1. Which are the main advantages that you find by working remotely?
I’ve found a ton of advantages to living and working remotely (meeting people, having run, seeing new things, getting exposed to other cultures etc.) that touch every aspect of my life. Obviously, these things indirectly rub off on you…making you better at whatever it is you do.
That being said, when it comes to getting things done (in other words, executing on my to-do list), I’m not nearly as productive on the road as I am at home. A routine is a very powerful thing. Travel takes you out of your routine, which is great for coming up with new ideas. It also expands your mind, which is important for thinking creatively.
2. Do you think you have disadvantages or that you’re missing something by working remotely?
The one disadvantage is that, at least when you’re on the road, your routine is thrown off. I get the most done when I wake up and put in a full day of work. That way I can commit 100% of my focus on that. When I work on the road I can’t help but think about all the cool stuff I could be seeing or doing in the city I’m in 🙂
3. From which cities or countries have you worked from since you have become a digital nomad? Which is your favorite one?
I’ve worked in over 20 different countries, including Spain, Indonesia, Turkey and Japan. My favorite for working remotely has to be Berlin. Great place to meet other digital nomads, has a solid infrastructure, and lots of cafes to hang out and work at.
4. From which type of place do you prefer to work from? Coworking spaces, coffee shops or others? Do you have any specific place?
Definitely coffee shops or my hotel room. I need a semi-quiet environment to work well (yes, I’m a diva). So even when I go to a public place to work I always rock my Beats By Dre Headphones to cut out background noise.
5. Which places would you like to travel to -from where you would enjoy and work from- as a digital nomad?
I’ve never been to South America and I’ve heard that Buenos Aires is a great city (and perfect for digital nomads). So that’s #1 on my list.
6. What would you say to the companies that don’t believe on hiring employees who work remotely?
I can see where they’re coming from. As my friend Noah Kagan said: “I’ve never seen a remote basketball team win a championship.” There’s definitely something to having a group physically come together, chatting about this and that etc. I don’t necessarily agree with that policy, but I can see that point of view.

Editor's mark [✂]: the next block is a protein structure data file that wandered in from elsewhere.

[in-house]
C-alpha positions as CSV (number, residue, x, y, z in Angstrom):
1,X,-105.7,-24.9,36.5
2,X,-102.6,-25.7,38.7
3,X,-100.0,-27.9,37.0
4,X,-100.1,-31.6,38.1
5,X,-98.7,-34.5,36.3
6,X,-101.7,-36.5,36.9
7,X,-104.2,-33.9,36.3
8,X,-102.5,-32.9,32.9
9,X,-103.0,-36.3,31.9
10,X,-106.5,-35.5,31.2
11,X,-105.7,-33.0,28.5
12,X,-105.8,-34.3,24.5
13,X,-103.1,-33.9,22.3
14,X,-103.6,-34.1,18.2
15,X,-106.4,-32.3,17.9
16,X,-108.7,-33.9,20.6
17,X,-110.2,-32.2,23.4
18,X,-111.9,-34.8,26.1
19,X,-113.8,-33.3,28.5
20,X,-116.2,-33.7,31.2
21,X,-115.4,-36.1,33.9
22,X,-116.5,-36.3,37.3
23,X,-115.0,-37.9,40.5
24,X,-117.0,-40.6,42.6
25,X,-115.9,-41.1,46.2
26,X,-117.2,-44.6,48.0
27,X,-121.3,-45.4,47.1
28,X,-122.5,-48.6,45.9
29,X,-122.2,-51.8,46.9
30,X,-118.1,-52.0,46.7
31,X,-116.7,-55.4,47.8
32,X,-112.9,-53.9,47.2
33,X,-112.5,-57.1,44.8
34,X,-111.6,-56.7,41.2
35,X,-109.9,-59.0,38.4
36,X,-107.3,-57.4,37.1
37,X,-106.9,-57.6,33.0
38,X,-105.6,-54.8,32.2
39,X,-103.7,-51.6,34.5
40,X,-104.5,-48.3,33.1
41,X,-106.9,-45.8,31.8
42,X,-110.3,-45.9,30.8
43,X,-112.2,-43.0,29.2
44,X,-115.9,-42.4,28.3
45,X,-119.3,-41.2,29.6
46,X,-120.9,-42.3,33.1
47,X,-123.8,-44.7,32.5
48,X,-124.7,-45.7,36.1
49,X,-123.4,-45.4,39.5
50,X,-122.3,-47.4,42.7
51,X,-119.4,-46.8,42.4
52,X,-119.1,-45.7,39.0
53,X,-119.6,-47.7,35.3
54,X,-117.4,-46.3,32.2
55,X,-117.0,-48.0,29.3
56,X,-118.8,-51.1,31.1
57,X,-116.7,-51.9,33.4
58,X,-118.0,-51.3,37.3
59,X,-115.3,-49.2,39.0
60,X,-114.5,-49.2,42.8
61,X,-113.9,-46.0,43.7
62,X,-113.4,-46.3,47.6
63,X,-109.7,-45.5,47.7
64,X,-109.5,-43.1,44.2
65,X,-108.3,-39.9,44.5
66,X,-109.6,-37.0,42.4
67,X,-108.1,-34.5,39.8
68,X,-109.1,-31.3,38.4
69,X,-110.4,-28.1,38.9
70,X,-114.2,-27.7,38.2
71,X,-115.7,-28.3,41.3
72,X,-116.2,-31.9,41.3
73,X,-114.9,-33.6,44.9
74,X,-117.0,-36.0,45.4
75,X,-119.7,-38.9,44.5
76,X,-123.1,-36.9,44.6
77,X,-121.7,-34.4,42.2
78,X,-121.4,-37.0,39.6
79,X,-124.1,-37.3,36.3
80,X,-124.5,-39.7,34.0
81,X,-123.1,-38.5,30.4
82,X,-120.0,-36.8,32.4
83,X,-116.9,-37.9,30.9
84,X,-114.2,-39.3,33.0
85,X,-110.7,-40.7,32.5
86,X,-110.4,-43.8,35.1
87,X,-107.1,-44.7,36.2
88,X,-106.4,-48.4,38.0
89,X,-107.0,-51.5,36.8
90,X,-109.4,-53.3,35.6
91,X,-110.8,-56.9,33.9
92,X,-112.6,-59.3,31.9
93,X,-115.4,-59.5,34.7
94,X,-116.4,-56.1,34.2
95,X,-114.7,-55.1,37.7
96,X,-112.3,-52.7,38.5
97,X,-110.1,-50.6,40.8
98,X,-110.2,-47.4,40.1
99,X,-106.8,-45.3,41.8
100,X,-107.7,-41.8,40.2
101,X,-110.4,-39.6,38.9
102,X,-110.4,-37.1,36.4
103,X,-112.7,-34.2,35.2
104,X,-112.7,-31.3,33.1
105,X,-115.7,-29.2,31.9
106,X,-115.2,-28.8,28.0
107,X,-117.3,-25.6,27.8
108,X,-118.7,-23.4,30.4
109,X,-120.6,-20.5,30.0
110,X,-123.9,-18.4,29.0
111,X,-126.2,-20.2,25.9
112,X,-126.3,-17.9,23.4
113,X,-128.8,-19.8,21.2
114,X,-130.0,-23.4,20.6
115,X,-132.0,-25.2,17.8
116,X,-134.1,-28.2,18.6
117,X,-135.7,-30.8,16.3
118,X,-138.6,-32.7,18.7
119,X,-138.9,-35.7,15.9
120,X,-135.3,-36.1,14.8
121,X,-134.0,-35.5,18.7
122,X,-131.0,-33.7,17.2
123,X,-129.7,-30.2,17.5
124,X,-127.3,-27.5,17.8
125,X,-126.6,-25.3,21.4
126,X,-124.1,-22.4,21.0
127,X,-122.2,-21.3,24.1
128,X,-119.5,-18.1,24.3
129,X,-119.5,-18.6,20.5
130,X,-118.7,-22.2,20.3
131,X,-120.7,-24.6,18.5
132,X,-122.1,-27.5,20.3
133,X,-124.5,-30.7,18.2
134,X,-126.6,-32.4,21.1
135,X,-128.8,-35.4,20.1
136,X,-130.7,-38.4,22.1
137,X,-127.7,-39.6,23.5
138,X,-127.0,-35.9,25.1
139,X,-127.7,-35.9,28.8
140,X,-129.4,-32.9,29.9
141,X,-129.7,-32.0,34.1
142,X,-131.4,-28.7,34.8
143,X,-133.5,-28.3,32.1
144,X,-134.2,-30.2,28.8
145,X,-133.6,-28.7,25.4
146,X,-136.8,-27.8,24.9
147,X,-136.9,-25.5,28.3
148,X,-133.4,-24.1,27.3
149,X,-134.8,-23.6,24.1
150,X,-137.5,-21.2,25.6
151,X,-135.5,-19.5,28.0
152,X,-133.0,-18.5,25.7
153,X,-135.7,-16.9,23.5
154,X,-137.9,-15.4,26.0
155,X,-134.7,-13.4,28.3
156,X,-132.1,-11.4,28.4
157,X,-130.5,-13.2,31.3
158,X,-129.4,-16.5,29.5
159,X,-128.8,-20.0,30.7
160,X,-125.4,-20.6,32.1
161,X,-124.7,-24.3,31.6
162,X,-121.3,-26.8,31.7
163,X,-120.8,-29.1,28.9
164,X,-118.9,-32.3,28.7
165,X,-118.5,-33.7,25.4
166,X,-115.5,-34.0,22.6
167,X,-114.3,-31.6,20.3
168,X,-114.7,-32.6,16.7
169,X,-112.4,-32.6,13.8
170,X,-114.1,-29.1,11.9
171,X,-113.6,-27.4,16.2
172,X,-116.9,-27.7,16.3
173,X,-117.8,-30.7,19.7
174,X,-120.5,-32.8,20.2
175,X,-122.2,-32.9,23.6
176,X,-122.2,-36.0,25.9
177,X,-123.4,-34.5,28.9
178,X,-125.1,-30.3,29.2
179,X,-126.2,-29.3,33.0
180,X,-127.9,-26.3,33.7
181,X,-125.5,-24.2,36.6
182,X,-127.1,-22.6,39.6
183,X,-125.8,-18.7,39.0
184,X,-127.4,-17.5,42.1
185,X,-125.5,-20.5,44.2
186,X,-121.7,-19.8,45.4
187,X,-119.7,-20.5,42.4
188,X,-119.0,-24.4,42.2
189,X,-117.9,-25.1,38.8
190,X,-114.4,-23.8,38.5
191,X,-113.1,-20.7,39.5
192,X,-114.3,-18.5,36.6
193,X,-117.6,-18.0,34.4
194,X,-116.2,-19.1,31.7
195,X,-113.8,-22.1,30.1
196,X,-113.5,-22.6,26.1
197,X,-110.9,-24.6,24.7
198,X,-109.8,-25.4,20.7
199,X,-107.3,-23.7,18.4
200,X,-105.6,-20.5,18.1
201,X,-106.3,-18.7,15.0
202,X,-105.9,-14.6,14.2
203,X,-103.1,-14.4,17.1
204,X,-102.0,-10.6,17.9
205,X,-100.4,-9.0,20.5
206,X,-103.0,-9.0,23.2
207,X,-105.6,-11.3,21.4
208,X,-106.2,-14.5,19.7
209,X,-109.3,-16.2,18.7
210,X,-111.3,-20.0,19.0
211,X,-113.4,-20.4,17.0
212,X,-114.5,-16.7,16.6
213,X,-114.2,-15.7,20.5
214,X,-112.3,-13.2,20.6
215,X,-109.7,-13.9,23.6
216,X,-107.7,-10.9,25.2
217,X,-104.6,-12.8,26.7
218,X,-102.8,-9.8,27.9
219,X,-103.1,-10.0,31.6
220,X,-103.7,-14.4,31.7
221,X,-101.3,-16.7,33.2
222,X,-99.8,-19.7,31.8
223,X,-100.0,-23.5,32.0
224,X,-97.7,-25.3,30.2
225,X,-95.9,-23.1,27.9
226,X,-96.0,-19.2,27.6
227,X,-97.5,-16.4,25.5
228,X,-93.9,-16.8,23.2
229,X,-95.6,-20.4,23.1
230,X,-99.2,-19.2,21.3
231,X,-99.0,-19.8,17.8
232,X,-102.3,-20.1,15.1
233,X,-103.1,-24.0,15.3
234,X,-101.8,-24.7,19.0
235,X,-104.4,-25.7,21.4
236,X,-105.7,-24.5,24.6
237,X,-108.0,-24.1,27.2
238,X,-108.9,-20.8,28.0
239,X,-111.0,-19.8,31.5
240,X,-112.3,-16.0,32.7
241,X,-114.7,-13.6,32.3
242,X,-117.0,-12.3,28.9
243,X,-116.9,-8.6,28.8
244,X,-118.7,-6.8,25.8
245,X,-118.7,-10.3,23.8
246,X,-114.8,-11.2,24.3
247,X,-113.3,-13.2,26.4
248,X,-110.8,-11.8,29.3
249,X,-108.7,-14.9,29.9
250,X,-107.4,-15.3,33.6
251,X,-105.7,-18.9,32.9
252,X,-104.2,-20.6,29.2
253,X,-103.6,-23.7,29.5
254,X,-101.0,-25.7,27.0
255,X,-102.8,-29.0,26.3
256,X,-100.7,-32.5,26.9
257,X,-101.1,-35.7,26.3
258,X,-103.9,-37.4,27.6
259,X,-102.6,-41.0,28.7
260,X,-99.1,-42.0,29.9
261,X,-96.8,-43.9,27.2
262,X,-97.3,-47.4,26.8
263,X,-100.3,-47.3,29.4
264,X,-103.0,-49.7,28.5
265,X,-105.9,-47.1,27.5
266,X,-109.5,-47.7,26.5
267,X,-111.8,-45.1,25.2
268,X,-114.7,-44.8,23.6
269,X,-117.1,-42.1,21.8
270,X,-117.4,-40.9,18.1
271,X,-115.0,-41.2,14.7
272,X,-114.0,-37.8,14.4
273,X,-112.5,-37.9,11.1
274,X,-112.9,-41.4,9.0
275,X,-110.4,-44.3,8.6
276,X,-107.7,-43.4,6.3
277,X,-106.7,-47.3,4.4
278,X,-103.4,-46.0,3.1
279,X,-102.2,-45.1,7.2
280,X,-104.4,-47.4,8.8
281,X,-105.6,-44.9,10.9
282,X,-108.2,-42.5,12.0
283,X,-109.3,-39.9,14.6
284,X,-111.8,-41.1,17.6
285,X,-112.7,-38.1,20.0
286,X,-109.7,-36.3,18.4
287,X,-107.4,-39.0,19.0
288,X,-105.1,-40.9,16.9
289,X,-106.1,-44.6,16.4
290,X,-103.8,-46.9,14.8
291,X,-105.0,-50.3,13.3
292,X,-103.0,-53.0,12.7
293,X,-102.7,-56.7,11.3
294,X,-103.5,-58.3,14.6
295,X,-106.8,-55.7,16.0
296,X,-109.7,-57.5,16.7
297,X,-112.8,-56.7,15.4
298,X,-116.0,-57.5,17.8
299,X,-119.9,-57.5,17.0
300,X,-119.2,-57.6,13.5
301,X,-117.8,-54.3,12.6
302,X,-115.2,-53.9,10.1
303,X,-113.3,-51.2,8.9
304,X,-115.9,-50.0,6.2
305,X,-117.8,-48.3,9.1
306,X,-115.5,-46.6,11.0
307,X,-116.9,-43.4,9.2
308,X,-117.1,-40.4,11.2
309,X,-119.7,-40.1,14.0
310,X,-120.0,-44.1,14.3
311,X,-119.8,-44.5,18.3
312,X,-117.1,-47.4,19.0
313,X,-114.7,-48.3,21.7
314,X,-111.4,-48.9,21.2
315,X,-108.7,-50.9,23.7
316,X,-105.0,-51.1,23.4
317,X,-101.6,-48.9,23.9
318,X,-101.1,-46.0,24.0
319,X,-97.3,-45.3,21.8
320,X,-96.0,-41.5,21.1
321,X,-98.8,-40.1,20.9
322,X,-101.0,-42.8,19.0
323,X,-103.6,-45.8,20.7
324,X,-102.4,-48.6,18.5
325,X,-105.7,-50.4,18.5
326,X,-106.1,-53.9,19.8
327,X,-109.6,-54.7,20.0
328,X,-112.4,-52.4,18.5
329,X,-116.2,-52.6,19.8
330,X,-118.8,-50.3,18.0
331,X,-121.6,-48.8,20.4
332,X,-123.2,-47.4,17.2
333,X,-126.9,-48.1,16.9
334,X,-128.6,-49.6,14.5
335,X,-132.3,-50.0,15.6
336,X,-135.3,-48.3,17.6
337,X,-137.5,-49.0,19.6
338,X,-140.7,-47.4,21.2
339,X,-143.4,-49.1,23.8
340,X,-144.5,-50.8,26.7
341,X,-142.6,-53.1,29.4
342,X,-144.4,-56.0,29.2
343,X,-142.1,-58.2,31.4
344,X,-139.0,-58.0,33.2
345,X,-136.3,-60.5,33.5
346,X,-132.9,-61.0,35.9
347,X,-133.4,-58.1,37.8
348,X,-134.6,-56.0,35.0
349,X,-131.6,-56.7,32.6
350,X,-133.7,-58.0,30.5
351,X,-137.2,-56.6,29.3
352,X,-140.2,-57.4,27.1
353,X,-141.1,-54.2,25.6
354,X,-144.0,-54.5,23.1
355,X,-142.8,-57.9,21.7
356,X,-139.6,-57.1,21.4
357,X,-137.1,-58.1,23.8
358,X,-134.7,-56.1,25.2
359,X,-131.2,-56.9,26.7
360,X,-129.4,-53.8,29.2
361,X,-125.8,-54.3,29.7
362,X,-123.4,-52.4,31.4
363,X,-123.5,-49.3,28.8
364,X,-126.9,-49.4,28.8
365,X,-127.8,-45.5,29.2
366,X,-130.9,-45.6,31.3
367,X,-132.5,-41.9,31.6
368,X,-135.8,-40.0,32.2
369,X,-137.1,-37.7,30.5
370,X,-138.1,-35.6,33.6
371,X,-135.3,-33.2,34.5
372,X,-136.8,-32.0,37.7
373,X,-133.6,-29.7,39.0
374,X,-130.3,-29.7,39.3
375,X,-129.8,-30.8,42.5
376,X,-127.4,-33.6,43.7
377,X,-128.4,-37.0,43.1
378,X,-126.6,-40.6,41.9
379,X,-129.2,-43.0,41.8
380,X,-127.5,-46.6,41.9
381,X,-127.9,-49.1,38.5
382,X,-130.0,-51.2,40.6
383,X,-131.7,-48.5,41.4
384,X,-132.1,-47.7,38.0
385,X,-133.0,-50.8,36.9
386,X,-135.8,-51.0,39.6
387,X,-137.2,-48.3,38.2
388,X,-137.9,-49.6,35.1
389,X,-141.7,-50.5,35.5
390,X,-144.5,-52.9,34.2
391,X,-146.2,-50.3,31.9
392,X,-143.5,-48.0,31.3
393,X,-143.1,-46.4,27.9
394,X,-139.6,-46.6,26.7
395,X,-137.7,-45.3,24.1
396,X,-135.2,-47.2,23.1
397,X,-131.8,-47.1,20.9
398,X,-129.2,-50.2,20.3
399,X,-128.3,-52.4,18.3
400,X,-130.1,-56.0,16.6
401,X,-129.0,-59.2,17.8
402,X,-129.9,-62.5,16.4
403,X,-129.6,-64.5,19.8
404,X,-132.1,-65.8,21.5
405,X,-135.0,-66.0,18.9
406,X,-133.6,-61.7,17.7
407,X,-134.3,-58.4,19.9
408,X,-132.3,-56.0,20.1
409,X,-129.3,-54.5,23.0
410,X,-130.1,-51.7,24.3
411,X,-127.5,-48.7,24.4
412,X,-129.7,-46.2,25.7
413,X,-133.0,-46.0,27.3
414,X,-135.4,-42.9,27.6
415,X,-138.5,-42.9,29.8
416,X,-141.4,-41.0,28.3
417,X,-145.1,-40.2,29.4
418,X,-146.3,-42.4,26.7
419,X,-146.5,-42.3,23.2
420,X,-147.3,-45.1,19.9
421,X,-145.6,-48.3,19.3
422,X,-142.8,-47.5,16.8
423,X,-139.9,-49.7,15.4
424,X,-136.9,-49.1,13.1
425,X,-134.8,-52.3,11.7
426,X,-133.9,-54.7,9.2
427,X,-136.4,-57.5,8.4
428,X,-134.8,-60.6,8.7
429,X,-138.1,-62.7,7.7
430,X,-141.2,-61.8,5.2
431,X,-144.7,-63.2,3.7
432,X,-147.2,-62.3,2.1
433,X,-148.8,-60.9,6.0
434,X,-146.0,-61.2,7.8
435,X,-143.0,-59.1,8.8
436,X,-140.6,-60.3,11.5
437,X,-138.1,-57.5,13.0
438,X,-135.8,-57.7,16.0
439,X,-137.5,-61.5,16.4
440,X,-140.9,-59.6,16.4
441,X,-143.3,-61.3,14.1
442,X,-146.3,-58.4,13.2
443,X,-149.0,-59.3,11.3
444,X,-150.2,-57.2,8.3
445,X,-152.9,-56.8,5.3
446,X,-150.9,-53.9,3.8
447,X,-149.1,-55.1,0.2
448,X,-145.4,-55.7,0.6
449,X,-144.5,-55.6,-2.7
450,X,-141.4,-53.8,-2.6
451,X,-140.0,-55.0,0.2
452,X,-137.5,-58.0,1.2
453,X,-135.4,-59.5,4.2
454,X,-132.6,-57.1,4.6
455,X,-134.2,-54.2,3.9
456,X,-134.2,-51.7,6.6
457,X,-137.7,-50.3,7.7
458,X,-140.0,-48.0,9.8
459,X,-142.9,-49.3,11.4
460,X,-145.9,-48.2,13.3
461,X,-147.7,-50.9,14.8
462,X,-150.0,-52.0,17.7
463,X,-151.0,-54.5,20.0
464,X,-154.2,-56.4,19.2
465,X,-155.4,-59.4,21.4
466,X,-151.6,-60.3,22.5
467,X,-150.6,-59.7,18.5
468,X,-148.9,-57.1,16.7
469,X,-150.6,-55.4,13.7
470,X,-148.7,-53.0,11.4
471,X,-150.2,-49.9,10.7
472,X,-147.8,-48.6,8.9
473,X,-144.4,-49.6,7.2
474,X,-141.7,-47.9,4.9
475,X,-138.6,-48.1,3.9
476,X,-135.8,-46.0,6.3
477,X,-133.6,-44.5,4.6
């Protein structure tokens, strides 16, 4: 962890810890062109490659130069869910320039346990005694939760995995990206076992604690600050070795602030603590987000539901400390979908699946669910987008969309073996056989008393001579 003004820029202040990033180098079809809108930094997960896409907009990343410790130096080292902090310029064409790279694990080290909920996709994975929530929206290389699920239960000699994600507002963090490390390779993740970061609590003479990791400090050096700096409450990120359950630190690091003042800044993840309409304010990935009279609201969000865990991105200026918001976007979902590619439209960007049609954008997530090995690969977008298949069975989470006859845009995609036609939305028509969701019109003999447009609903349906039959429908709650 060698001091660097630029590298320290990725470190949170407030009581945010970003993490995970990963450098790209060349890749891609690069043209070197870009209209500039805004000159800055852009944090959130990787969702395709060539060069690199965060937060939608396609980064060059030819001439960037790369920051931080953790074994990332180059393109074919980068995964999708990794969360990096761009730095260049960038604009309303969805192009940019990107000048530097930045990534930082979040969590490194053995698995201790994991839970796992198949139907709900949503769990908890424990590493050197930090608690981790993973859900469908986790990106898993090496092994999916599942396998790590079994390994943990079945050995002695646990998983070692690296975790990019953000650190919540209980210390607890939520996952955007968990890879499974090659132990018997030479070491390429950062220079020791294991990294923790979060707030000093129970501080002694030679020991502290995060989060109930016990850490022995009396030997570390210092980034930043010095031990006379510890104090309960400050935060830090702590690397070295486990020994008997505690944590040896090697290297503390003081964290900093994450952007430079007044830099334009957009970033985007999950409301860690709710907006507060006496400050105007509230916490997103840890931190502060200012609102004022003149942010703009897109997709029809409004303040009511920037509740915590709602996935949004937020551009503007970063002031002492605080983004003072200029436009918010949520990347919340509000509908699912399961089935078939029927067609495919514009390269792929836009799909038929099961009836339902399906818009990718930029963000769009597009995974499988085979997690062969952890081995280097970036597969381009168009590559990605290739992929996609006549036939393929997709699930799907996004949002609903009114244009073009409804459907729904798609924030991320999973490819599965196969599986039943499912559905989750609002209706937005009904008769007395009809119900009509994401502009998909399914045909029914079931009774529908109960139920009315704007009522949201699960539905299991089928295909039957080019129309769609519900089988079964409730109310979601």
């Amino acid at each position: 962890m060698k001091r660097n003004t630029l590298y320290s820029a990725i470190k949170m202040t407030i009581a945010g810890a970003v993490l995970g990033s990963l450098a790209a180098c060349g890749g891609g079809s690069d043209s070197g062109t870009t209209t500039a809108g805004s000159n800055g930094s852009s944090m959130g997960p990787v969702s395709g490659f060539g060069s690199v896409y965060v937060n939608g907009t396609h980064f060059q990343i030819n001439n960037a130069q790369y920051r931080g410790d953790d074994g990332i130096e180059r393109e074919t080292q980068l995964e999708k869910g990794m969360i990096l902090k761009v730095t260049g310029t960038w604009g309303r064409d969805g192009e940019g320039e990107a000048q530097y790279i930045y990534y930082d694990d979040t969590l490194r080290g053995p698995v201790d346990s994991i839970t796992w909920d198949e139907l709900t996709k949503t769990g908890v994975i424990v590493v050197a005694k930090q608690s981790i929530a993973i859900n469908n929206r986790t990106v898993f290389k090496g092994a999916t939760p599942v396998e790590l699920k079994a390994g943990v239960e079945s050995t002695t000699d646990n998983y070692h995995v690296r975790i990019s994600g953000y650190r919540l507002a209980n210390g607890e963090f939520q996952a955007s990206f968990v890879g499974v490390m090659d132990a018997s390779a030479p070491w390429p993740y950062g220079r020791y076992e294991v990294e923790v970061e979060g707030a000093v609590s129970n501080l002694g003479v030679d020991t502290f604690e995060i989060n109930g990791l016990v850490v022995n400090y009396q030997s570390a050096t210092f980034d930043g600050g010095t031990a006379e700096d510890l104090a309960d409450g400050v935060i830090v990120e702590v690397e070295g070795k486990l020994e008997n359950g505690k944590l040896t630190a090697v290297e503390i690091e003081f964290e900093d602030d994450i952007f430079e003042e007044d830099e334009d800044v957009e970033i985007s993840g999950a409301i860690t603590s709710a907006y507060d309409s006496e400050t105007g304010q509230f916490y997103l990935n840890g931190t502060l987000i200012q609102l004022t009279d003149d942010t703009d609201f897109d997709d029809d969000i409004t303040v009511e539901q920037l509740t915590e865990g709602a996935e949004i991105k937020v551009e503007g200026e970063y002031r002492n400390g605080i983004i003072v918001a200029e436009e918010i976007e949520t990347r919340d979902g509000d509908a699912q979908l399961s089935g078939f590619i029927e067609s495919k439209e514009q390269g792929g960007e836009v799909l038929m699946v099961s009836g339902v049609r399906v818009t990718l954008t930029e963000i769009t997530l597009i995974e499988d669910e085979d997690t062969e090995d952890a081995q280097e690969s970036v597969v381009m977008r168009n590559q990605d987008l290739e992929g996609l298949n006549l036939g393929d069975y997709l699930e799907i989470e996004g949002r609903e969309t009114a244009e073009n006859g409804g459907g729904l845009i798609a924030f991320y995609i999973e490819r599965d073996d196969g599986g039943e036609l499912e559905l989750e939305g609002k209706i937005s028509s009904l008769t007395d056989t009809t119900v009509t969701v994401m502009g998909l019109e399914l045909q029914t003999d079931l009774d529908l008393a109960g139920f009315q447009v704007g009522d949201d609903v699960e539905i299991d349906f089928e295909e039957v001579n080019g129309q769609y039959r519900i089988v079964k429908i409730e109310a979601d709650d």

7. Which tools do you use to work remotely?
#1 secret weapon: Beats By Dre. Turns any noisy environment into a quiet office. Besides that, I also use: Skype, Dropbox, Twitter and Facebook (for DMs)
8. How do you manage your business and taxes?
My business is registered in The US. So it’s a bit tricky because I spent most of my year outside of the US. Luckily I have a great accountant that does most of the work. And I recommend that anyone working abroad should hire a bookkeeper or accountant. They’re lifesavers!
9. What advice would you give to people looking to become a digital nomad and work remotely?
Just do it! It can take some time to get used to it, but if you spend enough hours working remotely, you’ll find you can work anywhere at anytime in any condition.
Other similar interviews in Remoters
|Job van der Voort||"It was hard to hire talented workers remotely on a global scale, and that’s why...|
|Interview with Oliver Burke||It is hard for me to compare working remotely to a normal job, as I...|
|Interview with Anton Shulke||"My current employer didn't believe in remoters, but whatever the main policy of the company,...|
|Interview with Tonya Benton||"Remote work can bring the opportunity to focus on complex projects without distractions of spontaneous...|
|Interview with Adam Hardingham||From the start I was risk-averse, I was determined to stick with it and not...|